OVER the years, many construction firms have expanded into property development, owing to the similarity of the two businesses. One such firm is Eng Han Group, which was set up in 1992 as a construction firm with an authorised capital of RM5 million and a paid-up capital of RM2 million. The group has worked with various major property developers in the Klang Valley and completed 320 projects worth RM2.8 billion.
Its portfolio includes Premiere Hotel in Bandar Bukit Tinggi, Klang; Wisma LYL in Petaling Jaya; Mesa Hill in Nilai, Negeri Sembilan; M City in Jalan Ampang; Aston Kiara 3 in Mont’Kiara and Nadayu 92 in Kajang.
The group ventured into property development in October 2006 with Taman Desa Penaga in Kulim, Kedah, via its property arm EH Property Sdn Bhd. Covering 13 acres, Taman Desa Penaga has a gross development value (GDV) of RM31 million. Developed over four phases, the project was completed in August 2012 with more than 100 two-storey landed homes. In March 2007, EH Property launched
Idamansara, a RM107 million township in Lahad Datu, Sabah. Built on 26.26 acres, the project also consists of landed homes.
Another project is the 50-acre Taman Emas in Kuala Lipis, Pahang, launched in June 2007. With a GDV of RM99 million, this development offered landed homes and several shopoffices.
In Balik Pulau, Penang, EH Property developed the 26.5-acre Taman Titi Heights in October 2010. The first two phases of the RM170 million project have been completed and Phase 3 will be launched this year.
EH Property director Pua Kai Han joined the family business six years ago upon graduating from Monash University with a bachelor’s degree in civil engineering.
The company’s name, he explains, means “forever strong” in Chinese. “We are a construction company and we have worked with big property developers as well. We went into property development because construction and development are related,” he says. “EH Property has developed projects in most states in the country, except for Perlis, Kelantan, Perak, Johor and Sarawak. Our key strength is our strong background and experience in property and construction.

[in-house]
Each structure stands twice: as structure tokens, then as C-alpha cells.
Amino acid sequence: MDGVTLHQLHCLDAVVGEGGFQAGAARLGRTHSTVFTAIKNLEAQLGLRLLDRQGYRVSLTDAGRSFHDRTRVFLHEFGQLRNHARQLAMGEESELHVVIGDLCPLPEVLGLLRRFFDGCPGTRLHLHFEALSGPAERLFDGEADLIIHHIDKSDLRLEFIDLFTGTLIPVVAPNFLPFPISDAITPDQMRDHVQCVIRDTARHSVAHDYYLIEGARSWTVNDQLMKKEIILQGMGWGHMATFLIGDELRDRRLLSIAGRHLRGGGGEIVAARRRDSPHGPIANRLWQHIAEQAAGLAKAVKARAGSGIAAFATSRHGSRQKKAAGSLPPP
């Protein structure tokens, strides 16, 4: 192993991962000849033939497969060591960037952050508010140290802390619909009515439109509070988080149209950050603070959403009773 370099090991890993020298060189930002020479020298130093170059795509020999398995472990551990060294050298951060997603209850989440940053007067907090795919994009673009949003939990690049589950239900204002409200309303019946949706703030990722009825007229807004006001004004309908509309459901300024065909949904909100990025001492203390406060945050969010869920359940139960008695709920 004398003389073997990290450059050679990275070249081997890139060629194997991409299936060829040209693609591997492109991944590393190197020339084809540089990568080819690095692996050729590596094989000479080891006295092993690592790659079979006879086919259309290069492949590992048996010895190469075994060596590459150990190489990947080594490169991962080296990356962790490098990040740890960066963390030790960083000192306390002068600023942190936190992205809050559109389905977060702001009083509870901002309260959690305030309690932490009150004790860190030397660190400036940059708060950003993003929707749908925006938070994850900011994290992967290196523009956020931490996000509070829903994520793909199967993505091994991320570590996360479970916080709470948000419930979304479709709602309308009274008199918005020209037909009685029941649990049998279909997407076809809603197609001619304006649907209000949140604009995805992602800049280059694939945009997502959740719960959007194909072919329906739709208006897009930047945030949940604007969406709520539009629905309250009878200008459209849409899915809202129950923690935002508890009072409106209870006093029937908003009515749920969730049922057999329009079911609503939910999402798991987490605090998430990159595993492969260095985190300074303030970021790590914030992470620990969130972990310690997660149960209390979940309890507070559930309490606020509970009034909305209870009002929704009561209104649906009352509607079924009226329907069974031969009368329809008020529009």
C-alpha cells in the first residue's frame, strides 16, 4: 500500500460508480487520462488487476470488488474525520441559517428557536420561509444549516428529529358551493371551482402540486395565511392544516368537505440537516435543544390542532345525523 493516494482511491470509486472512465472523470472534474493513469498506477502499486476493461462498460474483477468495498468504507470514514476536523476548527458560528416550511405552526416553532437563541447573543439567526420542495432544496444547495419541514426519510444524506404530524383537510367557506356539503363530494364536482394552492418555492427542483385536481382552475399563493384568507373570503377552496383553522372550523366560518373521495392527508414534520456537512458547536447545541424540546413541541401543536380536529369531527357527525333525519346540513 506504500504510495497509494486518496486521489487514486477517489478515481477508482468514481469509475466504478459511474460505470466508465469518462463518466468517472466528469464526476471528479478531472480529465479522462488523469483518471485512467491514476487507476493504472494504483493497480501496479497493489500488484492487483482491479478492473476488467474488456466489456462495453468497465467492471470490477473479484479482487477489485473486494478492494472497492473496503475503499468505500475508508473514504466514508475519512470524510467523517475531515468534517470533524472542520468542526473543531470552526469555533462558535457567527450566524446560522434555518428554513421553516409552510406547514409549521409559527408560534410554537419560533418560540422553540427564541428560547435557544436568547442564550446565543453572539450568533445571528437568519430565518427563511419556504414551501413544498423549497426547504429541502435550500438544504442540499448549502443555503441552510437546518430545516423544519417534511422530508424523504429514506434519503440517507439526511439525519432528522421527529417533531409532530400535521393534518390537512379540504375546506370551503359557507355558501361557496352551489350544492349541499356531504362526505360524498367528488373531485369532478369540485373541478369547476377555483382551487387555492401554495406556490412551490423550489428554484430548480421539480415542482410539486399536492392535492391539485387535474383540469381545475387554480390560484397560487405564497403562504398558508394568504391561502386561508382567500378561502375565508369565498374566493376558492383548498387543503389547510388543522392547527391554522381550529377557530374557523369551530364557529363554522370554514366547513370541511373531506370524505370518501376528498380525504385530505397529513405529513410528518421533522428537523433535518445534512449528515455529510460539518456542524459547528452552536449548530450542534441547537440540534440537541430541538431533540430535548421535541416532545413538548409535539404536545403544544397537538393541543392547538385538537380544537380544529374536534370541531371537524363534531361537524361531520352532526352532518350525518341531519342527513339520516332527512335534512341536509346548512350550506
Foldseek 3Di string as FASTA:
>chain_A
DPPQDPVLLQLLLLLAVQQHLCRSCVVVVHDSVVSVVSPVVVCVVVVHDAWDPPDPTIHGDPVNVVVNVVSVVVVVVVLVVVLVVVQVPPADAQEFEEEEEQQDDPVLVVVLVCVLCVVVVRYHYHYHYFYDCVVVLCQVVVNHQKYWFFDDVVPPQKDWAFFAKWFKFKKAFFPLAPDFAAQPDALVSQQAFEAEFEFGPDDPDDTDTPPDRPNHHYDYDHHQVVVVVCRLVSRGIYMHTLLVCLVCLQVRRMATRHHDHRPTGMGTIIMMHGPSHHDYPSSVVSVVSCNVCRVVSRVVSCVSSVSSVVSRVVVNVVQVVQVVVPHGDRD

“Of course, property development is more than just bricks and mortar. For example, it involves marketing, idea, concept and dealing with customers … it is more than just the technical side. We are still learning.”
The property division currently has seven completed and ongoing developments, valued at RM840 million.
Pua hopes to grow the group’s property development division on the back of its strong construction arm. For that,
EH Property is looking to launch four projects with a total GDV of RM784 million this year.
Two projects — Shang Garden @ Bukit Sarimba in Seremban and E Residence in Telipok, Sabah — will be launched in April. In the 36-acre freehold Shang Garden @ Bukit Sarimba, the first phase — comprising 116 two-storey terraced houses — will take up 10 acres. Each of the 1,540 sq ft units will have a built-up area of 2,200 sq ft (a 3+1 bedroom and 3-bathroom configuration).
“This project has a GDV of RM160 million and it will be developed over three to five years. The subsequent phases will consist of semidees,” Pua says. “We call it [the project] Seremban’s best-kept secret because it is in the older part of the town and is surrounded by mature neighbourhoods.